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Ideas for investment etc.

(8 Posts)
Thebookswereherfriends Fri 11-Nov-16 12:57:48

What would you do with £100,000?

You have no debt and own your home outright. How would you invest the money?
I'm going to be coming into some money and will be getting professional advice when the time comes, but I'm interested in what others would do.
A large chunk will go into a pension, and there is a potential for some home improvement using maybe £15000.

BackforGood Fri 11-Nov-16 16:41:51

I guess it depends on your age / stage of life, and what you are saving it for

If you have dc you want it to pass to, or if you want to "live life to the full" now - treating yourself to fab holidays or that particular car you've hankered after.

If your job is secure, and if you can still see yourself doing it when you are 67, 68, 69, or if you might want to use some of the money to finish work early or to move to part time.

Sadik Fri 11-Nov-16 17:30:37

A very interesting question, and one I'd like to know the answer to.

Right now, I'd probably put it in the bank, making sure I didn't have over £75,000 in any one bank so I'd be covered by FSCS rules.

If I felt I had a good pension already covered, and therefore was willing to take some risk, I might look at peer-to-peer lending. I'd avoid regular investments in shares at this point in time, but would be on the look out for any interesting opportunities for example in community owned wind power.

Not an option for you I imagine looking at the amount, but there's a very good reason so many people invest in buy-to-let despite the ethical dubiousness of it - it's pretty secure as investments go, and looks to remain so for the medium term future at least.

Ironically, one of my better paying investments in the last few years has been the smallish amount that I put into the Rootstock social investment society, which lends money to co-ops. As no deposit insurance I wouldn't put anything I couldn't afford to lose into something like that - but equally, given the level of personal knowledge involved in their loans, it's probably as safe as anything . . .

Thebookswereherfriends Fri 11-Nov-16 20:05:26

Thanks for the responses. I think that I would like to make a portion secure for my child, but perhaps not be available until they were in their twenties, so if they needed to pay off university debt they could or wanted to put it towards a deposit on a house.
I'm currently a sahm, but looking to get a job in the next couple of years. Maybe using some of the money to fund a degree for myself as I don't have one and am only qualified for a fairly low paid job sector.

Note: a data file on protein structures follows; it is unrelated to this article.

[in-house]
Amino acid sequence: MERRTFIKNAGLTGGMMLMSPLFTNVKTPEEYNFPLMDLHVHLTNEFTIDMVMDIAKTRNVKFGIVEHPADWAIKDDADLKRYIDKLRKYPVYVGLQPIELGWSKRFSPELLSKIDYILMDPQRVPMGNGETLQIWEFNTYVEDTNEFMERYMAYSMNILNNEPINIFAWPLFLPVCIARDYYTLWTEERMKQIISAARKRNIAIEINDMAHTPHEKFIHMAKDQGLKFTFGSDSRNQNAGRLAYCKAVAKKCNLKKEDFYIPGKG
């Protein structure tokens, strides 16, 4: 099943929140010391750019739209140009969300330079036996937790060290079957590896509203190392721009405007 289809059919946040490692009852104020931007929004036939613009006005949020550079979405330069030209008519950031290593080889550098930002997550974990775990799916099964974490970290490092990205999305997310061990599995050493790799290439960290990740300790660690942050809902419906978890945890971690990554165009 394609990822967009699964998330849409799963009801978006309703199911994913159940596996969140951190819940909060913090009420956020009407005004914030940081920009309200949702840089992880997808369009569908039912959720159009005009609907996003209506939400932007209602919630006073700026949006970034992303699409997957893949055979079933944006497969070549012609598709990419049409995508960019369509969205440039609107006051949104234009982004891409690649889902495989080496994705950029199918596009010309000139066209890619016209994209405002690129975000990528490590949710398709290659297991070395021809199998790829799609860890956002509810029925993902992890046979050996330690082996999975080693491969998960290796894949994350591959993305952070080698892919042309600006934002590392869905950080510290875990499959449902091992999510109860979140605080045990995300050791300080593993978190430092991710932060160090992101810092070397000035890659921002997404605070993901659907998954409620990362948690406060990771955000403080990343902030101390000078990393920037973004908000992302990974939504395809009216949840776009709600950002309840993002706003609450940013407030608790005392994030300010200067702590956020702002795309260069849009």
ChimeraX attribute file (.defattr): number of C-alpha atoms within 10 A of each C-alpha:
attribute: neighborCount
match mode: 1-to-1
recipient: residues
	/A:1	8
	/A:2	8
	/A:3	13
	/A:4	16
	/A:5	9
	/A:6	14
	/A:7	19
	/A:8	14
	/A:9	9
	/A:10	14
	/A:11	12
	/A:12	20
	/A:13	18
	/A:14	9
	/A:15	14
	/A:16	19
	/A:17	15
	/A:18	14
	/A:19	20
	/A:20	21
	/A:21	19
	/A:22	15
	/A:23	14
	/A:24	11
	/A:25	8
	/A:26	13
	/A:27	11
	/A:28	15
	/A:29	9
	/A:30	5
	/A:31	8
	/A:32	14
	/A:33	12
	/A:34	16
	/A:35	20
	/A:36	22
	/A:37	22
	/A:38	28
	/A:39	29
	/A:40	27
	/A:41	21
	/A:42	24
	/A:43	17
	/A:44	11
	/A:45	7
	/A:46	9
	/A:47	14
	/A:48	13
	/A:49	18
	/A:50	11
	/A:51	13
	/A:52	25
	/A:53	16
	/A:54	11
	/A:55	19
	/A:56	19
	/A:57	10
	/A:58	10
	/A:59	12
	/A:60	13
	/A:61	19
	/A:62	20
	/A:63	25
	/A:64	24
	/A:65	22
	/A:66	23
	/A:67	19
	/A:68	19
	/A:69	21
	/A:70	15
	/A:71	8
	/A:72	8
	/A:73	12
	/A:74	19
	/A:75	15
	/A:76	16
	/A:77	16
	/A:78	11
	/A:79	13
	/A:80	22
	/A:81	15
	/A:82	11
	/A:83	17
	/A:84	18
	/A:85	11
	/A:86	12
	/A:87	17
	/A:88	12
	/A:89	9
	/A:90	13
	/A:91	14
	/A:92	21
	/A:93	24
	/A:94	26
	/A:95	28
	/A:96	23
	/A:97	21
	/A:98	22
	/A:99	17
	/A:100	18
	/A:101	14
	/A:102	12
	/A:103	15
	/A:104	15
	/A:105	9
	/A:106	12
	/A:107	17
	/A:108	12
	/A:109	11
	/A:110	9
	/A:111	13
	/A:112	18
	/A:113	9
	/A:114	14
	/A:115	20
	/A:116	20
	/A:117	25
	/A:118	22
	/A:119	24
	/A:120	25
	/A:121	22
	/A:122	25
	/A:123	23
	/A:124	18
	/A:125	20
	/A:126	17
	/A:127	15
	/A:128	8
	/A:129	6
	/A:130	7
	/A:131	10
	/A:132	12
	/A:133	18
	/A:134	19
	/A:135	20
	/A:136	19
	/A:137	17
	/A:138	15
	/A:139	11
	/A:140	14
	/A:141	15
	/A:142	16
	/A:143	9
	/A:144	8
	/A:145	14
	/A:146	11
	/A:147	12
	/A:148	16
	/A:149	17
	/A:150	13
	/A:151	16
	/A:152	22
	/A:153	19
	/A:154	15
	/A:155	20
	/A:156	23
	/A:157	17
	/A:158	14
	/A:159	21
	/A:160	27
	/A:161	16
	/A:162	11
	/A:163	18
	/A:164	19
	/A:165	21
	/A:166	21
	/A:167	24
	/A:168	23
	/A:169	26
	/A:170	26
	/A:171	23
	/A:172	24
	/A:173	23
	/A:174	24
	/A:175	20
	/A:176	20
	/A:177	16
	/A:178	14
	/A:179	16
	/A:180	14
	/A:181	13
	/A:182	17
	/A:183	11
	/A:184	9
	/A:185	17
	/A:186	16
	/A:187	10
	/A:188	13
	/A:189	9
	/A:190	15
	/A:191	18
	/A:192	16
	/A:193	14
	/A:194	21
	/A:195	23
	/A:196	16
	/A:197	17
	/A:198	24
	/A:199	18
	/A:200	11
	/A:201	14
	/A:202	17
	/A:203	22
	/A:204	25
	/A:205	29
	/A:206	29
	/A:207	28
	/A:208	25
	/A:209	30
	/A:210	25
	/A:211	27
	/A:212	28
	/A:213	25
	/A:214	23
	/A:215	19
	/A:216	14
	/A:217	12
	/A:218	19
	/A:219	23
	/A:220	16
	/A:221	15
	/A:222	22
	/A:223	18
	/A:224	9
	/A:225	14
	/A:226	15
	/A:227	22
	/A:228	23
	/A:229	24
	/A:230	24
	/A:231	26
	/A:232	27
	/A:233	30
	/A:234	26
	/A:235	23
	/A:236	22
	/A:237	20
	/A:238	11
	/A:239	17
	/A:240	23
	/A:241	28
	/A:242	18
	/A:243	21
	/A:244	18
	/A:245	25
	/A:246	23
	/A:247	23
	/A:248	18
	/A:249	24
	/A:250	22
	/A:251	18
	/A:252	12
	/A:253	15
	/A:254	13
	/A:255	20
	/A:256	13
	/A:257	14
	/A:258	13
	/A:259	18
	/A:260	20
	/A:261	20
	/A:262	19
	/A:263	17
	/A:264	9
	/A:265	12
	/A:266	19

Silvertap Sat 12-Nov-16 07:39:00

For me - I'd buy land ( I'm a farmer).

For you - increase your earning potential by further training would be a priority for me

Ellisandra Sat 12-Nov-16 07:55:56

As you're not working, I'd rethink the pension idea. I would certainly save a large amount for 'retirement' but not in a pension wrapper.

The benefit of a pension is that it is very tax efficient - you get tax relief on earned income. It sounds like you're not paying tax, so you'd get no tax relief. And then it's locked away until you're 55, probably increasing to state pension age less 10 years, by the time you get there.

Pensions have tax relief on the way in, but are taxed as income on the way out. So you don't gain tax relief putting it in (actually, there is an allowance - if you pay zero tax currently, you can get relief up to £3600 gross - so you put in £2880 and it is grossed up to £3600 for you). But on the way out, if you earn over £11K it'll be taxed! (after the 25% tax free lump sum you can take)

So on the pensions idea, I'd drop feed £2880 per year into a pension - but use other investment wrappers for the bulk. e.g. a stocks and shares ISA where you can earn interest tax free.

SvartePetter Sat 12-Nov-16 08:11:21

I would put it in a broad global equities fund or ETF. I would deliberately find a fund and a broker with low fees as I don't want any investment to be diluted by fees. I hear recommendations for Vanguard funds. If you are more risk averse then I would do a mixed equities / bond fund.

Purple999Red Fri 18-Nov-16 08:00:51

I'm so lucky if I do have that much! Maybe, I'll distribute the half among my children and put at their savings account. For the remaining amount, I'll invest it in a small business like a convenience store that I know will profit. To do that, I'll ask a friend who is good in handling investment matters.

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